One is dead meat if you don’t invite her! Ha! I lived for a year in Paris with a woman who spoke no English… I was her helper since she was somewhat disabled. In exchange I got reduced rent. Paris is EXPENSIVE. Anyway, I love Paris and even more so after they spiffed it up for the year 2000 celebrations. I lived in the 14th arrondissement, very residential, but they still had all I needed down the street for my dinners: on a budget that often meant constipating cheeses, blood sausage, and a baguette. But I wouldn’t trade that year for anything. Learned an awful lot about myself when there for a year on my own. Paris remains one of my favorite European go-to places for travel… have returned many times with and without the boys and other family members. Merci Beaucoup for the memories.

  4. Dan Hise

    I’m willing to venture that no writer ever recreated sensory experiences in written words better than Hemingway.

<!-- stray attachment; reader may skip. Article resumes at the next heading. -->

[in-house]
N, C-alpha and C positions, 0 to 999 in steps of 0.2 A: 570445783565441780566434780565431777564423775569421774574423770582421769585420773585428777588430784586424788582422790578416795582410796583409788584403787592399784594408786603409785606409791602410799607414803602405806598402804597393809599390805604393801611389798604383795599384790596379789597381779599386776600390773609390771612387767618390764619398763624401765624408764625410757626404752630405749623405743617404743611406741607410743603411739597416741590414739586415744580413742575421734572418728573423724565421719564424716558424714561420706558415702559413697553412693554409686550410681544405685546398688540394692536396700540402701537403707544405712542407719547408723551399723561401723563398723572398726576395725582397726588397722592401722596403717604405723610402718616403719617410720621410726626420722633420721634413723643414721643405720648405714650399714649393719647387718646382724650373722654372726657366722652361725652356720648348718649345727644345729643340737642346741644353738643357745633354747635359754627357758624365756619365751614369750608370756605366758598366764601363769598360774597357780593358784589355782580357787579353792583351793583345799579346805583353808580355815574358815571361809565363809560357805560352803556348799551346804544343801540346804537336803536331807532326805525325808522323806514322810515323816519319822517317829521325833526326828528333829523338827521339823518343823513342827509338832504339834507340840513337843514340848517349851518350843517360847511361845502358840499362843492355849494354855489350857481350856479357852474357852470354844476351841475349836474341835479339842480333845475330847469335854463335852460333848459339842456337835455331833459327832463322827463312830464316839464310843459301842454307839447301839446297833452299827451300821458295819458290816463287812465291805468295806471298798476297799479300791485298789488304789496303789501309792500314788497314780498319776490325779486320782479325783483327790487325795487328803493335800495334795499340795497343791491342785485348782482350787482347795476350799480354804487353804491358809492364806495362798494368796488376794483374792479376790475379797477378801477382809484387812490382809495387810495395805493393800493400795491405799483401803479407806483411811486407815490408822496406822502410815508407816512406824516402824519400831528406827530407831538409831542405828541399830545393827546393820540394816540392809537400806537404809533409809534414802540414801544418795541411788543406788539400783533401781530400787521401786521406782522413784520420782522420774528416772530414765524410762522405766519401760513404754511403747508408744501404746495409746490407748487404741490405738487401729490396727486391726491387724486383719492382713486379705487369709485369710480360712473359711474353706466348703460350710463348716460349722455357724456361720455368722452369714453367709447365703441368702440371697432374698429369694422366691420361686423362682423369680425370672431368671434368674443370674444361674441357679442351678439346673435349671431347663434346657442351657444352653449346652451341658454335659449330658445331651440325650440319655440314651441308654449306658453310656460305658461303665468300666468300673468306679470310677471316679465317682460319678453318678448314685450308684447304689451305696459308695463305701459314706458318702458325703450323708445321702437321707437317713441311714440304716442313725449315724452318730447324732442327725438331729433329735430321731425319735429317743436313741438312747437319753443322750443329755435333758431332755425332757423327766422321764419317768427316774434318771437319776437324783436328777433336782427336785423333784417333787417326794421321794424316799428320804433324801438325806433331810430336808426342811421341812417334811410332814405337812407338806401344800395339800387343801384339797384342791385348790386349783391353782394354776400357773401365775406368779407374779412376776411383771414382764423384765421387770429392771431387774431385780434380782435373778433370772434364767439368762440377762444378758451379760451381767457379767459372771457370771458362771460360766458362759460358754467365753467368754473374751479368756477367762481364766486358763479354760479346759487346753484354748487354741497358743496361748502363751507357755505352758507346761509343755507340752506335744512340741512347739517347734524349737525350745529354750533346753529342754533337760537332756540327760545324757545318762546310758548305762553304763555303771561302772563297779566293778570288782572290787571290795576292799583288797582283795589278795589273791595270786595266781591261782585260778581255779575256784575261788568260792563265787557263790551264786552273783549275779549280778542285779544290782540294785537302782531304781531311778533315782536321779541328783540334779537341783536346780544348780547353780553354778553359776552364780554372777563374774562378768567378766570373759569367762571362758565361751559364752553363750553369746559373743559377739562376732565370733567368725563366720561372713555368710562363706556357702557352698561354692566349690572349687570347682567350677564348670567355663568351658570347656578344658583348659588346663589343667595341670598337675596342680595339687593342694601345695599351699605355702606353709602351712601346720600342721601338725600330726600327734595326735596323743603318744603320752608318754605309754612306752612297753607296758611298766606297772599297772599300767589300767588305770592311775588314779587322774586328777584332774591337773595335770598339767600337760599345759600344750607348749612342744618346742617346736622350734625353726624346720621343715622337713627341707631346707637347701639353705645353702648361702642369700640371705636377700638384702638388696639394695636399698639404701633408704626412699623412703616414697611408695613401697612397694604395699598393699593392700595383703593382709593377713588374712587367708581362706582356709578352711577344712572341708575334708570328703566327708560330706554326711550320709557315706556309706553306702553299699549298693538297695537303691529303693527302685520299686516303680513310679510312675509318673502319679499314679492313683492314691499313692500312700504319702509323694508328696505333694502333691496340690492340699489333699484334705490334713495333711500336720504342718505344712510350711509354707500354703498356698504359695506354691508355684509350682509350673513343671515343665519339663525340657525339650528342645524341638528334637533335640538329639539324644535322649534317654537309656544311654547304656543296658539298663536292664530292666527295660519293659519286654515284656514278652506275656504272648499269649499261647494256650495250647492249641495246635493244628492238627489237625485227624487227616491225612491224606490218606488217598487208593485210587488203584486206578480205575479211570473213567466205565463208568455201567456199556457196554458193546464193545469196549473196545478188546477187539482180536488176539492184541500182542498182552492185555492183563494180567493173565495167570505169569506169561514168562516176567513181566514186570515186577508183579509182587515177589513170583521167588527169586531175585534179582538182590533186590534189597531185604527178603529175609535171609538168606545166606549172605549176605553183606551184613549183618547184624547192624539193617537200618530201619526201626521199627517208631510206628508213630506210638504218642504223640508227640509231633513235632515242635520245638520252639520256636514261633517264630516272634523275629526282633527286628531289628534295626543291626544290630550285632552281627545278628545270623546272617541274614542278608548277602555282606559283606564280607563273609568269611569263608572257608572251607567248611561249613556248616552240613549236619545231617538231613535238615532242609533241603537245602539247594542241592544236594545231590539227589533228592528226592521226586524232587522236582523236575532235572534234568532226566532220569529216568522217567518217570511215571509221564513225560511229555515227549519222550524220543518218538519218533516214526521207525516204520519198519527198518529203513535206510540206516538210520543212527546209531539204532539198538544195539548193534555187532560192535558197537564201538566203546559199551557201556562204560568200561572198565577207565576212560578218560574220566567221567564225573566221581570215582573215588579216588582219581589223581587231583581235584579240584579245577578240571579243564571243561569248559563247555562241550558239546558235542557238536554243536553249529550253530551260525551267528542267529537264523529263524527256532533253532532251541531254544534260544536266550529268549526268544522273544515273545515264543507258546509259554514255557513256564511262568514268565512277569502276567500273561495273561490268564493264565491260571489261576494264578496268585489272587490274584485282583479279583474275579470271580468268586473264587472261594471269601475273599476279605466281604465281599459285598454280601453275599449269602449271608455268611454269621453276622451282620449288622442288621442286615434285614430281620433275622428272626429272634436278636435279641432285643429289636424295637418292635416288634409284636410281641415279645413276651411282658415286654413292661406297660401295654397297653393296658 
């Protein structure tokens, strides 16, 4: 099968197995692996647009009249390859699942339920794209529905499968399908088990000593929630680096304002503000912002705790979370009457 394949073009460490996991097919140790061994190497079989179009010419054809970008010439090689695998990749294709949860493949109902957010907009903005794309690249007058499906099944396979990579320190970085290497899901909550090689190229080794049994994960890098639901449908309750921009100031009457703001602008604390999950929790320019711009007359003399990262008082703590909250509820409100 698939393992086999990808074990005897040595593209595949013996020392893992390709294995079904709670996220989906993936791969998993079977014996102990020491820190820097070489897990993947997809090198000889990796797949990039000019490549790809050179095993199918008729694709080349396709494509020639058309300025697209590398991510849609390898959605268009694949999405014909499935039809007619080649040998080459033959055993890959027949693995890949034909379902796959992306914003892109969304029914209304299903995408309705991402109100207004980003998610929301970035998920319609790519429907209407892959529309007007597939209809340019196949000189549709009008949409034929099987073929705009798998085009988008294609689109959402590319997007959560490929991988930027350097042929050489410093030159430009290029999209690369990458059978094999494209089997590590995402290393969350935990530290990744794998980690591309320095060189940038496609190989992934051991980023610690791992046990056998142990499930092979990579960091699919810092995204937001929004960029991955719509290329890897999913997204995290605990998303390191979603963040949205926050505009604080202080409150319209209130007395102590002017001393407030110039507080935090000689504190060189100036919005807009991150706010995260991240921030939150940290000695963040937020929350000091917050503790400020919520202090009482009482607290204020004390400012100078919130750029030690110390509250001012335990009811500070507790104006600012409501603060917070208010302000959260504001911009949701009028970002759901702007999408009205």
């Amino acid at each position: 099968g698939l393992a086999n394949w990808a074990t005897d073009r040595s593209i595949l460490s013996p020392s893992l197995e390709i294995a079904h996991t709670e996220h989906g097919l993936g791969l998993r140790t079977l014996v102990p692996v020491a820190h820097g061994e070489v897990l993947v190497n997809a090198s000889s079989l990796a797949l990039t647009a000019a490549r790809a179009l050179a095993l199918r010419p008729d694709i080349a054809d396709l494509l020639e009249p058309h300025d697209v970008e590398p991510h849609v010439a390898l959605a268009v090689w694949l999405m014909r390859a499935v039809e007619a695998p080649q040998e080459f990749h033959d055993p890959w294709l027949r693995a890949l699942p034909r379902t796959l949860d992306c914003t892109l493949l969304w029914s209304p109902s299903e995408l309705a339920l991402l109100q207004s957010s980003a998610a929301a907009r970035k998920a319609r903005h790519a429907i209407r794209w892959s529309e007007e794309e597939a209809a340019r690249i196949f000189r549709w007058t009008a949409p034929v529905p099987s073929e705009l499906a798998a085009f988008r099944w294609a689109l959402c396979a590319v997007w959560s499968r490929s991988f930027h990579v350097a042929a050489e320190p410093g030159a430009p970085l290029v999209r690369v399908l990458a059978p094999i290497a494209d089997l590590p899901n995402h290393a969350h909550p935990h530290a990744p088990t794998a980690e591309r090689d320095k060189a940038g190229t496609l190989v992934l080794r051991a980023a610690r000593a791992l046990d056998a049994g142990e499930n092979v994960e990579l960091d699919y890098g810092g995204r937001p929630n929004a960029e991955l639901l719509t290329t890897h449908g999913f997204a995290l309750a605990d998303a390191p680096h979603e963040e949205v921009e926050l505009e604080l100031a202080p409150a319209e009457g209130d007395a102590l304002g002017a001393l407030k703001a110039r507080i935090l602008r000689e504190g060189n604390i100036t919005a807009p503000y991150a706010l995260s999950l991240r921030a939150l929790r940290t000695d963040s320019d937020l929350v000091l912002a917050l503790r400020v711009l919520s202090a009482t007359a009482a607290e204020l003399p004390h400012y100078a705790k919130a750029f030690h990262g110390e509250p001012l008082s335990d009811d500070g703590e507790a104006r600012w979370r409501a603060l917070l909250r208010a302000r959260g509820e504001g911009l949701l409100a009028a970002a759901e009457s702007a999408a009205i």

Wonderful piece, Ekaterina.

  5. badfish

    What a finely-crafted piece of writing. I love the way you’ve inserted your words with the quotes of others and unified the ideas. Excellent! And interesting.

    1. Catherine Hamrick

      Thanks. Your comments always give me a lift. I was just re-reading your bio of the portable self. Adventures. In contrast, I feel a little like Thoreau who traveled the world around Concord–but it’s the South.

      What type of camera do you use?

      1. badfish

        The Portable Self…WOW…if I was going to change the name of my blog, this might be it! Love it.
        And we all live the lives we should, I think. My sisters have lived in the same area their whole lives.
        I use a Sony RX-10. A high-quality not-pro cameral with a good lens, but no manual.

      1. Dangerspouse

        My pleasure.

        And thank *you*: I’m quite enjoying reading through the various offering here at your site. What a wonderful writing style. I can see why you have such an incredible CV.